Netizen Report

Update on the status of NTC hearings on minimum broadband speeds

Following public clamor for better internet service in the Philippines, the Senate Committee on Trade, Commerce, and Entrepreneurship conducted a public hearing attended by the NTC, telco representatives, and ICT advocates. Soon after, the NTC announced that it would be issuing a memorandum order on minimum broadband speeds.

The NTC conducted initial hearings and afterwards formed a technical working group composed of representatives of internet service providers, and ICT advocates and researchers. After months of meetings, the NTC has announced that it would soon issue the memorandum order on minimum broadband speeds.

Proposal of Democracy.Net.PH

  1. ISPs should state the quality of service and subscription information for each of their service offerings.
    • service rate
    • minimum downstream and upstream data rates
    • data and service reliability rates
    • data cap
    • subscriber outage period
    • subscriber throttling period
    • rebate rates
    • areas where these terms and conditions are applicable
  2. Overall reliability (including data + service) should not be below 80%.
  3. Publicize fair use policy and data cap, both to be approved by the NTC.
  4. ISPs should give refund or rebates for service interruptions without need for demand.
  5. The NTC should set the tool for subscribers to measure quality of service. The NTC shall also use the tool for its own measurements.

Position of telcos (Philippine Chamber of Telecommunications Operators)

  1. Test only subscriber complaints versus ISP-advertised statements.
  2. Measurement
    • Measurement should be done at the “IN” port of the ISP.
    • NTC and telco should agree on the conditions of the testing: time, place, test samples, etc. The telcos insist that location of the testing should be known beforehand.
    • Devices to be used for testing should be ISP-issued.
    • Testing should be done only within the telco’s network.

LIRNEAsia recommendations

  1. Use different metrics for fixed (wired and wireless) and for mobile broadband.
  2. Use different metrics for compliance and monitoring.
  3. Measurement should be done at several times per day and several days per week, including weekends, and at multiple locations.
  4. Measurement should be done via multiple domains, with at least one local and one international.
  5. ISPs should publish typical and average download speeds per location, determined using an NTC-approved measuring tool.
  6. NTC will do its own measurements, which should be published two weeks after measurement is completed.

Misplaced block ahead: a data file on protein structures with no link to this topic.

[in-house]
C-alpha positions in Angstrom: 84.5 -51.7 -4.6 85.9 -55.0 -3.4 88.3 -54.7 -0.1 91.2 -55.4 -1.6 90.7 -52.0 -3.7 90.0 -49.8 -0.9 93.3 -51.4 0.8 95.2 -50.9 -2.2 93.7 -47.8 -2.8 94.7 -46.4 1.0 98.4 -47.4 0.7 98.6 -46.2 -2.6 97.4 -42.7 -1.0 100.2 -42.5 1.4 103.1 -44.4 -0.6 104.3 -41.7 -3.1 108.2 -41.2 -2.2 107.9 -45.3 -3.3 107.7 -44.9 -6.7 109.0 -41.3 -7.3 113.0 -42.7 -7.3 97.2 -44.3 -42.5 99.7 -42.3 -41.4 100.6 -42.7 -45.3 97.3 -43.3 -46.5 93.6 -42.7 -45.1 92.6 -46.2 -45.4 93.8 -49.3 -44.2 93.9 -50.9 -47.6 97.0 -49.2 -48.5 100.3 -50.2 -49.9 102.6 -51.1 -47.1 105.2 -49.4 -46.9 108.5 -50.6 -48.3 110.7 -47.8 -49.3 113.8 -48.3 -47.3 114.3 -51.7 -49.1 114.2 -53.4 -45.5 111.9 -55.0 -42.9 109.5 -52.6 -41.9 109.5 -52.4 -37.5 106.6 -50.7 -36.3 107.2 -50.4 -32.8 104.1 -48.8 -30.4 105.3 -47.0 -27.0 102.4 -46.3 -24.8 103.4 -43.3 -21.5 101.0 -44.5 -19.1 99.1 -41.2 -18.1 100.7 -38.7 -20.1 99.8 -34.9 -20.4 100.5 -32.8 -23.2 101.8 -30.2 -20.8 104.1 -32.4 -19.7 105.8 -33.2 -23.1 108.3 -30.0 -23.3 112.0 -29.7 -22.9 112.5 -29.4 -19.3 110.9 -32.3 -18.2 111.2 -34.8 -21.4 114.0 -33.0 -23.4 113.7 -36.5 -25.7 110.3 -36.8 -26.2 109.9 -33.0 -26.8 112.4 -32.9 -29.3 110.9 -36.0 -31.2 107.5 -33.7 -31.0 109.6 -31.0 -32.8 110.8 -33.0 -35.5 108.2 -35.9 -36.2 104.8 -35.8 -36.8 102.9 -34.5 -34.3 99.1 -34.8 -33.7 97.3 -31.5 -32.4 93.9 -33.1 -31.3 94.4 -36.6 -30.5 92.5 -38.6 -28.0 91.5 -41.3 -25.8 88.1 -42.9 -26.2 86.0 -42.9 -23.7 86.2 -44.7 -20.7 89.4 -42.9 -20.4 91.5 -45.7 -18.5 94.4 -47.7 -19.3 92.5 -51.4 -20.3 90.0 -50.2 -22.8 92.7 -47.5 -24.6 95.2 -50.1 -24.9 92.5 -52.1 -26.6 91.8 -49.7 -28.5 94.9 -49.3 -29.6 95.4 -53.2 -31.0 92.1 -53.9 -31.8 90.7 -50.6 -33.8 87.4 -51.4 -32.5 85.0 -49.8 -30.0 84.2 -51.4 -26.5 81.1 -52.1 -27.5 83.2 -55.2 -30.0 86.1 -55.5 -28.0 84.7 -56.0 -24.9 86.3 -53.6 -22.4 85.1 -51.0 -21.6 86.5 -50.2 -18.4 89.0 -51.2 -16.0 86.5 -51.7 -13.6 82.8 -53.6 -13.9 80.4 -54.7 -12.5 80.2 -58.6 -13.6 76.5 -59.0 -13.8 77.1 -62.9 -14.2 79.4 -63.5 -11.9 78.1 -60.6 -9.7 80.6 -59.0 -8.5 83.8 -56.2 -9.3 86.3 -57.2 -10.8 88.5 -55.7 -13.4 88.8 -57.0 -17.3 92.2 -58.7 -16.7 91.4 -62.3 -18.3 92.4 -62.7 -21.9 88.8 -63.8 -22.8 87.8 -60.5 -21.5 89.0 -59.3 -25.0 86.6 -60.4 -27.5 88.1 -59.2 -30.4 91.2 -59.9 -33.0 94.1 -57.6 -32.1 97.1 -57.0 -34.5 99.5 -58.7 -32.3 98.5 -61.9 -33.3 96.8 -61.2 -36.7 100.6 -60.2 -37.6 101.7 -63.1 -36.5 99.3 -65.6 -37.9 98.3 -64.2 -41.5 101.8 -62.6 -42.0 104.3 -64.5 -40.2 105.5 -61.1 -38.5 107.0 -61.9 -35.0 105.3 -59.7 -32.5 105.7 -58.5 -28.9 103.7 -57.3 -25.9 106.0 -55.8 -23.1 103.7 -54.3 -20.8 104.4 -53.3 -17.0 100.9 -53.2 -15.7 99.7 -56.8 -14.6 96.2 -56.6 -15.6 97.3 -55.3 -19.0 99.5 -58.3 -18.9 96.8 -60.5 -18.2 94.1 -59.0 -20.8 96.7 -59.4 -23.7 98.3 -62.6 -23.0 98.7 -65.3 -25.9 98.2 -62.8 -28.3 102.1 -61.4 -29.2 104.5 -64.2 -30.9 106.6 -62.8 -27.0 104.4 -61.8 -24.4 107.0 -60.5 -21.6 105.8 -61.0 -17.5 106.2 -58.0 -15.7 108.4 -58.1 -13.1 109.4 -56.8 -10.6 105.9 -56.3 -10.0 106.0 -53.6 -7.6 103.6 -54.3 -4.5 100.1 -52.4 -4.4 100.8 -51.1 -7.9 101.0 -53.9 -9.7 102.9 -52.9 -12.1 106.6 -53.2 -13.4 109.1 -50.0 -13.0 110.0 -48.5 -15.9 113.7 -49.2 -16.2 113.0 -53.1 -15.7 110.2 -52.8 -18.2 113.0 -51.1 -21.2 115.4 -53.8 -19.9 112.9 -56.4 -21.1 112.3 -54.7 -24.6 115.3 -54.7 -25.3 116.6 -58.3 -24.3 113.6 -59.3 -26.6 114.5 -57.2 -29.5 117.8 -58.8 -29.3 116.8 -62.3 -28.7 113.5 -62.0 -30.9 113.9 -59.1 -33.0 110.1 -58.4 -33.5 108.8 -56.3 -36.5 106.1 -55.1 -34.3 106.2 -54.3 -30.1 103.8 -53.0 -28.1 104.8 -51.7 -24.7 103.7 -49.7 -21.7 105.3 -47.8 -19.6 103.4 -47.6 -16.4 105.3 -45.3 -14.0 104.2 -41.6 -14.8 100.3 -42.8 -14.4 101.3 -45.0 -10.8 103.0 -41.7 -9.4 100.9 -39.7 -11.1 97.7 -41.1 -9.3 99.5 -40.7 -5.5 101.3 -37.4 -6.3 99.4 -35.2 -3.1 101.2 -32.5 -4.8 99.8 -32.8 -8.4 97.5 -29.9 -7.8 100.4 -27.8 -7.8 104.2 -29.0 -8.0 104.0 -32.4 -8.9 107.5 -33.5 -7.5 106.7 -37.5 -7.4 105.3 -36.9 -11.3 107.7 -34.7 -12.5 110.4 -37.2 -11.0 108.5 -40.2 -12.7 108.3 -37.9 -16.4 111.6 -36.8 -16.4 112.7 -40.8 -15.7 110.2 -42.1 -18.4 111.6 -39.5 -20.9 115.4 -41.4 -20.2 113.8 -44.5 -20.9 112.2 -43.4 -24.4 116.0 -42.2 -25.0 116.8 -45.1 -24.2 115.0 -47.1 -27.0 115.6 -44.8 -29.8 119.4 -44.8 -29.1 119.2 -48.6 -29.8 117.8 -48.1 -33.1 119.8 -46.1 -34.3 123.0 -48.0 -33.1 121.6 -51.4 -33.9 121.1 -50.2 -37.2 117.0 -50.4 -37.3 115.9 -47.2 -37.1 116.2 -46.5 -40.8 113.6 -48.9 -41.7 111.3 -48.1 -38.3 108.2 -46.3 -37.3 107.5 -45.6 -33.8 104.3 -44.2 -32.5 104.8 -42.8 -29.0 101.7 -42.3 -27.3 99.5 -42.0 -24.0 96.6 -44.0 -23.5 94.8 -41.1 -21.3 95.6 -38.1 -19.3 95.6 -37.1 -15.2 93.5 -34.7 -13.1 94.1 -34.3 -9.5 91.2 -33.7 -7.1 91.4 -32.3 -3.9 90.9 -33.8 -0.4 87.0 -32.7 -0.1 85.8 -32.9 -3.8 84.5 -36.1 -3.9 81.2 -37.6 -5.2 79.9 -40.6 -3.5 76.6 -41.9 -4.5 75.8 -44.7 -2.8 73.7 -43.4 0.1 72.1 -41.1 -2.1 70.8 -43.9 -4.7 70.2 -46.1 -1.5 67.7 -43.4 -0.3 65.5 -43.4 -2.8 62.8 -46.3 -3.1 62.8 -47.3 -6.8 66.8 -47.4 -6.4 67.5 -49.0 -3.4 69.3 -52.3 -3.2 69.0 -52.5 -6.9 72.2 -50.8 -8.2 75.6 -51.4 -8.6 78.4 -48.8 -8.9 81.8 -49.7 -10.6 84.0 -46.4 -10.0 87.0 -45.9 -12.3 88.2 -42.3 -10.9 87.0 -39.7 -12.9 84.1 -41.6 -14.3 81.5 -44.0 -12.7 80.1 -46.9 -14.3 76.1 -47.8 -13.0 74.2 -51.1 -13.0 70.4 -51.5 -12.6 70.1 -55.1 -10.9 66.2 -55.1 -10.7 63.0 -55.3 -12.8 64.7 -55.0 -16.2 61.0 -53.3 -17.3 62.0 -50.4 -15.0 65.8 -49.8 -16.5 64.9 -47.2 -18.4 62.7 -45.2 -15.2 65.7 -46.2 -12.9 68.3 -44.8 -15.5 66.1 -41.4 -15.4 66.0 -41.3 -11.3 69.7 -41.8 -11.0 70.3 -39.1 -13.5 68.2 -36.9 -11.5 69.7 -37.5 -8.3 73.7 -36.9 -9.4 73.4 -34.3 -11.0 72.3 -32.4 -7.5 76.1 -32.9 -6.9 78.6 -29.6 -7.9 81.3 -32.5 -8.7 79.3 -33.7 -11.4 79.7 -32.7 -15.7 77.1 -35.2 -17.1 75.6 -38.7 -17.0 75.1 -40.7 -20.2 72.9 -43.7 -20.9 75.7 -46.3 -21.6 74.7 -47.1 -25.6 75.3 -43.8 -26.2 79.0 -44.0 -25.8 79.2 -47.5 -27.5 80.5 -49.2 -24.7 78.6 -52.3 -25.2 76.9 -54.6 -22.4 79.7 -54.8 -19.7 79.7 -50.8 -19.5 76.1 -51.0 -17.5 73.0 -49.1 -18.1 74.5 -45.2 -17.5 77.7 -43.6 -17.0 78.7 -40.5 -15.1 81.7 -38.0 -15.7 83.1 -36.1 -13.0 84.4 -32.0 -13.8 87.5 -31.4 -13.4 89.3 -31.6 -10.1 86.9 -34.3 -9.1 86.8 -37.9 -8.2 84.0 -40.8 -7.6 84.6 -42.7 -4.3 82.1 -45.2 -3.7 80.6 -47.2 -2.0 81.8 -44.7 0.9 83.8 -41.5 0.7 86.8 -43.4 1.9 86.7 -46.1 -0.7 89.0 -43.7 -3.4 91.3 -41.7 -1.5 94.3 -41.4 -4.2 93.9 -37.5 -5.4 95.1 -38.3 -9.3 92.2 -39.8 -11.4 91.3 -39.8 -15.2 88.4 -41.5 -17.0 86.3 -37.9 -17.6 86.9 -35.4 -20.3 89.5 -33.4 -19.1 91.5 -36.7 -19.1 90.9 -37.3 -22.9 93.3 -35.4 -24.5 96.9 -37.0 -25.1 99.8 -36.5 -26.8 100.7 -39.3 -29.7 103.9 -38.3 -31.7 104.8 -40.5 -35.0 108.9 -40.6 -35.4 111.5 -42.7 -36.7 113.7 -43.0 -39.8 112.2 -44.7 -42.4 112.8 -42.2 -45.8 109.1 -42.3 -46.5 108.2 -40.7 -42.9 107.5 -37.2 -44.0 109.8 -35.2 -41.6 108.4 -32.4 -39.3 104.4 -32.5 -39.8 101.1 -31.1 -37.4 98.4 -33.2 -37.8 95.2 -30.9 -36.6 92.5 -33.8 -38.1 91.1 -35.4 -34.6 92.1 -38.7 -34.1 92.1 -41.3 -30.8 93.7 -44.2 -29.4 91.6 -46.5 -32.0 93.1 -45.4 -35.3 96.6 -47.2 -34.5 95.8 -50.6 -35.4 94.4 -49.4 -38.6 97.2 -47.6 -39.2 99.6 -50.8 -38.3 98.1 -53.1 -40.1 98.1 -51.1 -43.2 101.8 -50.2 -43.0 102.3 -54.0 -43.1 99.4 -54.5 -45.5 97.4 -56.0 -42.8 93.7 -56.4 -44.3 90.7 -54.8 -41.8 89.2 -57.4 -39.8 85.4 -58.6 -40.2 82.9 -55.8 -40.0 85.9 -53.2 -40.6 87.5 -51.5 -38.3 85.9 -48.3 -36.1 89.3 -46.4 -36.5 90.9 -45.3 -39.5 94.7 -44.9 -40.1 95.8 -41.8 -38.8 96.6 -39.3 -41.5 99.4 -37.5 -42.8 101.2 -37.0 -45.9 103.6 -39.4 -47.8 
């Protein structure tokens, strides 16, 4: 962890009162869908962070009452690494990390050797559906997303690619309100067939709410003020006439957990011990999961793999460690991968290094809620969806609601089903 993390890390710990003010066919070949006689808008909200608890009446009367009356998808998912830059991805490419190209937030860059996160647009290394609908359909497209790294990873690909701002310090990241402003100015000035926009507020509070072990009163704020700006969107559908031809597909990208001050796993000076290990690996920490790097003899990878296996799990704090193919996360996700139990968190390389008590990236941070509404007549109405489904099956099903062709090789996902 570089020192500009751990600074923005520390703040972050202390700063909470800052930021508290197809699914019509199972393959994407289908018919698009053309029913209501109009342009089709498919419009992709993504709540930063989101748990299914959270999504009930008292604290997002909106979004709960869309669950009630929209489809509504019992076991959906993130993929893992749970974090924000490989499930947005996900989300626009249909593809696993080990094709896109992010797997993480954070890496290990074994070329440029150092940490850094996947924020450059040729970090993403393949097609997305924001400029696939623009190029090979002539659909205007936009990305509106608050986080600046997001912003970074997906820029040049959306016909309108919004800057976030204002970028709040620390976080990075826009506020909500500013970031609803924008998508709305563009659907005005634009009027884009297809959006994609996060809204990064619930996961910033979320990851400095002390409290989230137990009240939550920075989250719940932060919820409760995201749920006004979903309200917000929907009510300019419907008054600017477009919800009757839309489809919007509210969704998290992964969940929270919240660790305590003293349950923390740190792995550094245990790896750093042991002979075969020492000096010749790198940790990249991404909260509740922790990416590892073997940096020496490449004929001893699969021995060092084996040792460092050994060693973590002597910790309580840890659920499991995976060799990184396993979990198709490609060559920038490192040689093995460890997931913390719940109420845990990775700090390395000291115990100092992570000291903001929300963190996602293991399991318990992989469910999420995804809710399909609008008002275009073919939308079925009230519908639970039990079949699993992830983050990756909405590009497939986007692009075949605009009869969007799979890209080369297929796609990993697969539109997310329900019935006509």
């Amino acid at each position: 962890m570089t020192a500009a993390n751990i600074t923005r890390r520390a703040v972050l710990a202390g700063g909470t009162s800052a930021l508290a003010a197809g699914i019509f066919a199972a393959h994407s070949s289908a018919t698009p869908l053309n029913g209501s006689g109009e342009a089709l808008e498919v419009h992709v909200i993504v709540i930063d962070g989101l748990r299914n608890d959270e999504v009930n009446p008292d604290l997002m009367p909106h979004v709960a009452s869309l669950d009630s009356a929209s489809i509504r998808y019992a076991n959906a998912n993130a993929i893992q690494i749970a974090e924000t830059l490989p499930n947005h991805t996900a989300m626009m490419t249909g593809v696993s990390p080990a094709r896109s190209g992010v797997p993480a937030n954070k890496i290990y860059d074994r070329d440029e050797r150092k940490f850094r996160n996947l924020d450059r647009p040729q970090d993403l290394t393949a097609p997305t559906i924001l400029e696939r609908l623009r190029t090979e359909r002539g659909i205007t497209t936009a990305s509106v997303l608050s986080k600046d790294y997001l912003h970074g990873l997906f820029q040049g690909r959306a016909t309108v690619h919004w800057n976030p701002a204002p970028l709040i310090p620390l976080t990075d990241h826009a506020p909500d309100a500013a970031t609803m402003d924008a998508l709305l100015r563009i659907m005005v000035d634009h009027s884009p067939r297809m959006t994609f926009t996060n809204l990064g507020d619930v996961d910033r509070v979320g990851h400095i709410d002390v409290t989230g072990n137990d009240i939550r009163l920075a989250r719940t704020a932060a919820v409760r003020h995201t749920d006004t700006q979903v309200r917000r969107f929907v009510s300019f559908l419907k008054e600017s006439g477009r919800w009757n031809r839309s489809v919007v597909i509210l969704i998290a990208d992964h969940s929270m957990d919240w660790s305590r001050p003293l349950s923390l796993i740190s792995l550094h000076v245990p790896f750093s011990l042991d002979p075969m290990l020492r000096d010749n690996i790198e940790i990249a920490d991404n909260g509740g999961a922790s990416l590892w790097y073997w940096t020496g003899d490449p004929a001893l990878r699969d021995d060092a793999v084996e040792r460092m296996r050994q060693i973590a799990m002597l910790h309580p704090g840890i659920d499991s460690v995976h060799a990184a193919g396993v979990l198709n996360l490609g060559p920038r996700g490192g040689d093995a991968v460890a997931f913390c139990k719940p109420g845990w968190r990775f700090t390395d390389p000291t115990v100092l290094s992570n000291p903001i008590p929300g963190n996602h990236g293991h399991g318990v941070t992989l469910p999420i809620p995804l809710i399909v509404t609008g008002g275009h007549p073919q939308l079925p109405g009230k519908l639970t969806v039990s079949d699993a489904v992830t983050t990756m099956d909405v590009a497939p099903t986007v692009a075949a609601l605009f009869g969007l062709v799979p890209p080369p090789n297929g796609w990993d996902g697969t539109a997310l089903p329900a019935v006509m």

7. A measuring tool should also be made available to the public.

Based on the discussions and exchange of papers, it appears that the NTC is considering the following approach:

  1. ISPs shall indicate the average data rate, downstream and upstream per area.
  2. Advertisements and subscription contracts shall state the service rates.
  3. Measurement
    • The following parameters shall be measured: downstream and upstream average data rate, latency, jitter, packet loss.
    • Measurement shall be done using standard devices, available free of charge.
    • Measurement shall be done in a combination of known and unknown locations.
    • The servers to be accessed shall be within the local ISP network, within the national network, and outside the Philippines.
    • NTC shall perform the tests during peak and off-peak hours, using different data plans, and at least twice a week.
    • NTC shall prescribe the measurement tool, which shall also be available for download and use by the public.
    • No testing done during adverse weather conditions.
  4. Measurement results shall be published within five days. The NTC is considering either of the following options for the published results:
    • average the results for each ISP
    • average the results for all ISPs (Huh? Why?)
  5. Periods of service interruption shall not be billed.
  6. Data capping/fair use policy
    • ISPs can set data caps, which shall not be less than 80% of what is the theoretical maximum under the data plan. There shall be no upstream data caps.
    • ISPs should indicate the fair use policy in their contracts.
    • ISPs should provide notifications for subscribers to know when the data cap is about to be breached, when the throttling will begin and end. ISPs shall not be allowed to throttle if it does not provide this notification system to its subscriber.

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